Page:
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New shed and smart systems boost more than just morale for Moorbys

New shed and smart systems boost more than just morale for Moorbys
The team - Ronnie Bird with son Walter, John Moorby, Debbie Moorby, Monica Knight, Matthew Hina-Ferris and Marino Rimene.

It was the offer to purchase the neighbouring farm that saw John and Debbie Moorby, who farm in the Waipa district, decide to make significant investment in their business. As their cow numbers nearly doubled as a result of the purchase they invested in a Waikato Milking Systems 80-bail Centrus composite rotary platform and have managed to reduce one labour unit and make their staff’s job easier.

The Moorbys progressed through the industry as 50/50 sharemilkers before buying a 130ha farm in 2001 near Te Awamutu. Their land and cow numbers grew until they had 205ha milking 640 cows. In June 2018 they purchased the neighbouring 145ha farm.

For a season they continued milking through a 44 aside herringbone shed on their home farm and the 24 aside herringbone on the new purchase, which was located across the road. In November 2018 the ground was cut for the new shed on the homefarm, accessed via a new underpass.

They started milking in the shed from the start of this season and haven’t looked back.John says they are still learning the capabilities of the technology and integrating it into their business.

It includes the ECR Plus system – a cup remover that also collects milking data from other equipment installed on the platform. Part of this equipment is SmartD-Tect, which simulates pre-milking so cows let their milk down faster as well as warning of early signs of udder health problems.

The BailGate control system helps them manage cows on the platform as the straps of the BailGate can be lowered or raised automatically when the cup removers are activated There is also SmartSpray teat spraying in each stall.

John says it didn’t take long for the herd to adapt to the new shed.“We were a bit aprehensive about how it would go. After three milkings most were walking on them-selves. An inshed feeding system helped of course.”

A big driver of the inshed feeding system was to provide a way for the cows to get enough magnesium and zinc. The cows are fed one kilogram of meal per milking. Previously only the shed on the farm they recently purchased had inshed feeding and John noticed those cows had a 6% empty rate compared to 13% for the rest of the herd.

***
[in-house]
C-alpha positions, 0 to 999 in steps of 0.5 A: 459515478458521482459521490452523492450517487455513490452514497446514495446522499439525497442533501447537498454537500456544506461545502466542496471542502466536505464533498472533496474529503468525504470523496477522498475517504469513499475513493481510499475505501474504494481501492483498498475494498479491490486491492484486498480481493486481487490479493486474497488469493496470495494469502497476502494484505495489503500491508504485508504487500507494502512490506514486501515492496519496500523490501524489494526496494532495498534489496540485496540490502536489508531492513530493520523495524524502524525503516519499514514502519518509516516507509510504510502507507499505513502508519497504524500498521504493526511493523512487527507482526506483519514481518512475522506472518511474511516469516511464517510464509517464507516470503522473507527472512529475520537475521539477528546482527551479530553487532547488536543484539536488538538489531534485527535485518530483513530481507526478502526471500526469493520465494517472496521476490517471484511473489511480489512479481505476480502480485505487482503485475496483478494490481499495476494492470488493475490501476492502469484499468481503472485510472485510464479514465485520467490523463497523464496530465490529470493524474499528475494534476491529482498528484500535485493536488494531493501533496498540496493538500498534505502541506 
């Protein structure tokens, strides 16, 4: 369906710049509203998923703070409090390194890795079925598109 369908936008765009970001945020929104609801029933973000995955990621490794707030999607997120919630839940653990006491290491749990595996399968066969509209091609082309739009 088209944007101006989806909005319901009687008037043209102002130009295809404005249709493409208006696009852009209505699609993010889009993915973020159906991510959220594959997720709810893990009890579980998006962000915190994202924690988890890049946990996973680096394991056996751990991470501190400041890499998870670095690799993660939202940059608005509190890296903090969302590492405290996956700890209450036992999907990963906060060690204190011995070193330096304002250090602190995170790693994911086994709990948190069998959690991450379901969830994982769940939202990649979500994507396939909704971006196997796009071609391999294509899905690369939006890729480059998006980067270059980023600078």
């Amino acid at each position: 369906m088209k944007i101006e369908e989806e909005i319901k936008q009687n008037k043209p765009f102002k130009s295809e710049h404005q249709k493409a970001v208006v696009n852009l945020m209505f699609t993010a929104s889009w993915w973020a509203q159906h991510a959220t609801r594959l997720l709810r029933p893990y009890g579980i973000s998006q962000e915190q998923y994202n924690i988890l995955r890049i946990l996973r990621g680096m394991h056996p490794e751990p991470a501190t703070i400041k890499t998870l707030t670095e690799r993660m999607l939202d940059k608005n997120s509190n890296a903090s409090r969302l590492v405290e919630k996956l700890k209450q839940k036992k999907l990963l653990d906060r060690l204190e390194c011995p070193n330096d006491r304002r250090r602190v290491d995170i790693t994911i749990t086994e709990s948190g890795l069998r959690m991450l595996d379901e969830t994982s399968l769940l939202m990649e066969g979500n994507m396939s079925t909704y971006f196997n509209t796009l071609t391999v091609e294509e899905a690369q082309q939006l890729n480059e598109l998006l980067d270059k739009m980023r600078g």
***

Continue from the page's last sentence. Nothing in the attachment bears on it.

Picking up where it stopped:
The new shed also includes a carpeted staff room with kitchen table and chairs, which opens to a viewing platform where visitors can watch cows being milked. The Moorbys have contemplated a farm stay to diversify their business where guests could watch the cows being milked, drink a smoothie made with the milk and learn more about farm life.

New shed and smart systems boost more than just morale for Moorbys

Photos: The new shed under construction (top left); Aerial view of siteworks underway (bottom left); John moorby with his loyal friend Ruby the rottweiler.

The new system also includes a concrete feed pad where maize silage is fed seven months of the year. It is cleaned by a greenwash system that then goes through a new weeping wall system comprised of two 8m x 70m walls before filtering into a lined pond 50m x 60m and 4.5m deep.

John says they couldn’t have coped with the huge growth of their business without a great team. There are long serving staff members including one who has been there ten years and another five years.

Debbie rears all the calves with the assistance of staff, completes bookwork and important things such as health and safety. John still milks full time but hopes that the new technology in the shed will enable him to have more time off and a better work-life balance.

“Good staff are so important. They want to do well both for themselves and for us.”Target production this season is 500,000 kilograms of milk solids and John and Debbie’s eventual aim is 550,000 kilograms as they stream-line their system.

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